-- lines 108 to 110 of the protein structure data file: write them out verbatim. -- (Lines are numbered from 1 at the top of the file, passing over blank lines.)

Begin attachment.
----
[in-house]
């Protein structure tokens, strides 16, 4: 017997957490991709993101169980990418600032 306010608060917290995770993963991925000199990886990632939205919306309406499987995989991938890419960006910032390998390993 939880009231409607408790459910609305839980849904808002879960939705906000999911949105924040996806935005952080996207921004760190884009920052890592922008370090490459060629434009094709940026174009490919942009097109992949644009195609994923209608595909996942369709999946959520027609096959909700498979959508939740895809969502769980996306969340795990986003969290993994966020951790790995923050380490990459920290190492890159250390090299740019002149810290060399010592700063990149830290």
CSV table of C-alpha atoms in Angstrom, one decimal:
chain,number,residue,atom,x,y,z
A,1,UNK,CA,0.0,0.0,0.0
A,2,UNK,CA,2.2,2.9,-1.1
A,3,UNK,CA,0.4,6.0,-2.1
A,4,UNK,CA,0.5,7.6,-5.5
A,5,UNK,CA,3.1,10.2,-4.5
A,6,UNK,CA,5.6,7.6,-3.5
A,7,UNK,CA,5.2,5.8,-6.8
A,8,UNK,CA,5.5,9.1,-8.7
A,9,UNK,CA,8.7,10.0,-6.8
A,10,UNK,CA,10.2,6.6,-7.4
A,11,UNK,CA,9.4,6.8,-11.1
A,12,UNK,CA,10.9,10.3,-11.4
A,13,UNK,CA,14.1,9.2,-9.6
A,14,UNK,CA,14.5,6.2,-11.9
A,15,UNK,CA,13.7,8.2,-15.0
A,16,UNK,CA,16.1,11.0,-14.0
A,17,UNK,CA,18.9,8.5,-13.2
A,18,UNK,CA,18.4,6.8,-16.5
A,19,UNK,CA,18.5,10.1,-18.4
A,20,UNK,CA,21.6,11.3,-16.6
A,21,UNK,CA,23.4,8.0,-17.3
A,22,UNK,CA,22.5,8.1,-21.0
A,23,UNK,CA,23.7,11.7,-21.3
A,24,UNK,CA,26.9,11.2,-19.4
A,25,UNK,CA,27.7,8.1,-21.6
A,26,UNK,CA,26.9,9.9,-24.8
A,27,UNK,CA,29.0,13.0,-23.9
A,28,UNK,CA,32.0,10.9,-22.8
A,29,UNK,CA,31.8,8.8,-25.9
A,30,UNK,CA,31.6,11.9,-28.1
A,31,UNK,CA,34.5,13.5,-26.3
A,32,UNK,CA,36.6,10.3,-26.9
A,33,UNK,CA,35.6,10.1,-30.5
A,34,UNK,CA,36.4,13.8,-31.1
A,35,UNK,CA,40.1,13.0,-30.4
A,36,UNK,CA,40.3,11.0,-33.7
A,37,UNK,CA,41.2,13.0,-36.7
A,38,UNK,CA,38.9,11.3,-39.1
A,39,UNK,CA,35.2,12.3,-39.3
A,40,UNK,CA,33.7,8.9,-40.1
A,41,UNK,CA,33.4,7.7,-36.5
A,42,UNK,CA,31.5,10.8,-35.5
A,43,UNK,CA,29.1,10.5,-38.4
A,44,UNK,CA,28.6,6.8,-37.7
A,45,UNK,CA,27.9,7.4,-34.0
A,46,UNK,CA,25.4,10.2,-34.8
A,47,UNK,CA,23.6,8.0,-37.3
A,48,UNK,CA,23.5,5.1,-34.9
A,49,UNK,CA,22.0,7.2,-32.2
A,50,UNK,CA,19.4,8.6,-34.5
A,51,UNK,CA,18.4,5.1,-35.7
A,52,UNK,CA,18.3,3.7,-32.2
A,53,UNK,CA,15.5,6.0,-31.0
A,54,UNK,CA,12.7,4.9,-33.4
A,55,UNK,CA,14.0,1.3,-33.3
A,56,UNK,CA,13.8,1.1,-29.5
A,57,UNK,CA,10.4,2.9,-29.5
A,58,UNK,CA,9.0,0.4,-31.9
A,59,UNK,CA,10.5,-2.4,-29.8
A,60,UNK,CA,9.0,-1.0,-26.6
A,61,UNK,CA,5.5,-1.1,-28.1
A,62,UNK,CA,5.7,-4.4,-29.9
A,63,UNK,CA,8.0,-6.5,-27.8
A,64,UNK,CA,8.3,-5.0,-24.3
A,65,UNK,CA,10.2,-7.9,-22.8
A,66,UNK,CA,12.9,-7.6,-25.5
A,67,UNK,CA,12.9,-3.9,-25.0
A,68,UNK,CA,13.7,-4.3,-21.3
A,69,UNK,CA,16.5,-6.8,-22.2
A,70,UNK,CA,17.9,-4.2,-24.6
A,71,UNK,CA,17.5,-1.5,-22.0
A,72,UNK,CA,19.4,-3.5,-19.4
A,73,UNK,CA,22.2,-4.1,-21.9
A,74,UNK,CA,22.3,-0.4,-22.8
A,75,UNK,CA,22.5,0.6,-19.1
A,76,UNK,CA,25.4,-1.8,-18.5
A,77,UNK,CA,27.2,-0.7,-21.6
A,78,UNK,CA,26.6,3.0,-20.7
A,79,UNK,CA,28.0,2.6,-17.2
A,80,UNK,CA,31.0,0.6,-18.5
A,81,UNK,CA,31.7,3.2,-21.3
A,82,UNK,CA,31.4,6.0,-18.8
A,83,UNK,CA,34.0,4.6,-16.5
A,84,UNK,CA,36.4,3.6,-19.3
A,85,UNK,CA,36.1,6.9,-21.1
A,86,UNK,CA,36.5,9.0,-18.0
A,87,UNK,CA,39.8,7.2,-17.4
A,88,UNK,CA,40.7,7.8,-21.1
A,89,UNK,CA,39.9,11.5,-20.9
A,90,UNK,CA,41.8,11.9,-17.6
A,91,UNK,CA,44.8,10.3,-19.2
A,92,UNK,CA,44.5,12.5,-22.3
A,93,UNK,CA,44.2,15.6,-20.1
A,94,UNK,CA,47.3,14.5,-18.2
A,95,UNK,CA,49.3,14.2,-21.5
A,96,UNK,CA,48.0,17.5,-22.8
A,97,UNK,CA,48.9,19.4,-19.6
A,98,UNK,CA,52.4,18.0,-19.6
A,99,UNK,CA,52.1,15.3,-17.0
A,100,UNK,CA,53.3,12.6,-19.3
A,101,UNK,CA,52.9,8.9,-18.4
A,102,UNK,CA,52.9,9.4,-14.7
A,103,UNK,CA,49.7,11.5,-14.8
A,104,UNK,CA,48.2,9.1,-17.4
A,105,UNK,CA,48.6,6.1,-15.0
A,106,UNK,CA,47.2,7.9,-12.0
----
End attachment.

A,104,UNK,CA,48.2,9.1,-17.4
A,105,UNK,CA,48.6,6.1,-15.0
A,106,UNK,CA,47.2,7.9,-12.0